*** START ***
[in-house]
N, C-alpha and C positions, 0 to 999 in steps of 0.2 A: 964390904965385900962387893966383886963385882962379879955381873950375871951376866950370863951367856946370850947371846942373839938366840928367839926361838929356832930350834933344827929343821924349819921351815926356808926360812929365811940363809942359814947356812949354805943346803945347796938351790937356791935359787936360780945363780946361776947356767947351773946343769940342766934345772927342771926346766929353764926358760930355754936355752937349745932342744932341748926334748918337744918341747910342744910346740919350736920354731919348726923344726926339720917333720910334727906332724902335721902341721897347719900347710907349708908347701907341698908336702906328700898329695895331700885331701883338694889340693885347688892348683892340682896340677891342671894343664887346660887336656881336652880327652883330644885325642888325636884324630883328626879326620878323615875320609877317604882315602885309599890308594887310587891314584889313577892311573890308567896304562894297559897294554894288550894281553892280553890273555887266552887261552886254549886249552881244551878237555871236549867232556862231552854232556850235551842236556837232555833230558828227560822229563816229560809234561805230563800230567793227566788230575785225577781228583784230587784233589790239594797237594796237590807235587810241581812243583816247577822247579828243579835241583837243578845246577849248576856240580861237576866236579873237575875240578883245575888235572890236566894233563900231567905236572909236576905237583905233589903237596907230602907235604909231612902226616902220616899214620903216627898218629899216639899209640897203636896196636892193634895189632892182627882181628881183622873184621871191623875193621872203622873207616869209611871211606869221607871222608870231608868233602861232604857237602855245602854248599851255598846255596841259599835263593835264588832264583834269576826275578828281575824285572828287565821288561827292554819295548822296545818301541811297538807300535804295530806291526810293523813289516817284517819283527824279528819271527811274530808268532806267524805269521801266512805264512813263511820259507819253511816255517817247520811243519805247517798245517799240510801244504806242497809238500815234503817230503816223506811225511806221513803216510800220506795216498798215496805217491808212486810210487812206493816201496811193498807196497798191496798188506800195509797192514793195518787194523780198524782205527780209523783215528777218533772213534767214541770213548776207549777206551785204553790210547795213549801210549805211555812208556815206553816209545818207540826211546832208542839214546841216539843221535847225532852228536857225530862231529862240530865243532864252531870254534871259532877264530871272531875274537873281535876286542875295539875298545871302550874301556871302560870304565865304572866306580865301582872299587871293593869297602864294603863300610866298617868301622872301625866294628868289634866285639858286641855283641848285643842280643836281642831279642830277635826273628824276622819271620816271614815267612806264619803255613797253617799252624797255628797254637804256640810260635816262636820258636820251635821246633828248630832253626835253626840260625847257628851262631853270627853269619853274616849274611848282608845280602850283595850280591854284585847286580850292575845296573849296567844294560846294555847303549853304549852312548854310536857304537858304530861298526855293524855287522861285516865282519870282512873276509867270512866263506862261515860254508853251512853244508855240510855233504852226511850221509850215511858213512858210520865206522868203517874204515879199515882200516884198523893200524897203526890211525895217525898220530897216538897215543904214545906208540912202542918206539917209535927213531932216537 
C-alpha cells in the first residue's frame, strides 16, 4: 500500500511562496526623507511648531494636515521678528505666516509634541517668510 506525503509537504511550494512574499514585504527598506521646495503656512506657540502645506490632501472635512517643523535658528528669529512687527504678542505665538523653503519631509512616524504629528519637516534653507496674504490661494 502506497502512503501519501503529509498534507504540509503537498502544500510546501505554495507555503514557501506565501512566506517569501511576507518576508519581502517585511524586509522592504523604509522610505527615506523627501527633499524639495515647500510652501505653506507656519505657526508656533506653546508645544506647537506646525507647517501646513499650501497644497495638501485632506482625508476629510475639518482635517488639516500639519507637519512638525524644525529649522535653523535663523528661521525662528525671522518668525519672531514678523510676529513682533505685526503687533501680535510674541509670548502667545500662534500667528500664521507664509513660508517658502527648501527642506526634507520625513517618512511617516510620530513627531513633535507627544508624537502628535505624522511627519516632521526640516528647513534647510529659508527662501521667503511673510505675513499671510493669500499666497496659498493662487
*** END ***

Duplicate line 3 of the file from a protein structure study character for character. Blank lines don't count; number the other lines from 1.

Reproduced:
C-alpha cells in the first residue's frame, strides 16, 4: 500500500511562496526623507511648531494636515521678528505666516509634541517668510 506525503509537504511550494512574499514585504527598506521646495503656512506657540502645506490632501472635512517643523535658528528669529512687527504678542505665538523653503519631509512616524504629528519637516534653507496674504490661494 502506497502512503501519501503529509498534507504540509503537498502544500510546501505554495507555503514557501506565501512566506517569501511576507518576508519581502517585511524586509522592504523604509522610505527615506523627501527633499524639495515647500510652501505653506507656519505657526508656533506653546508645544506647537506646525507647517501646513499650501497644497495638501485632506482625508476629510475639518482635517488639516500639519507637519512638525524644525529649522535653523535663523528661521525662528525671522518668525519672531514678523510676529513682533505685526503687533501680535510674541509670548502667545500662534500667528500664521507664509513660508517658502527648501527642506526634507520625513517618512511617516510620530513627531513633535507627544508624537502628535505624522511627519516632521526640516528647513534647510529659508527662501521667503511673510505675513499671510493669500499666497496659498493662487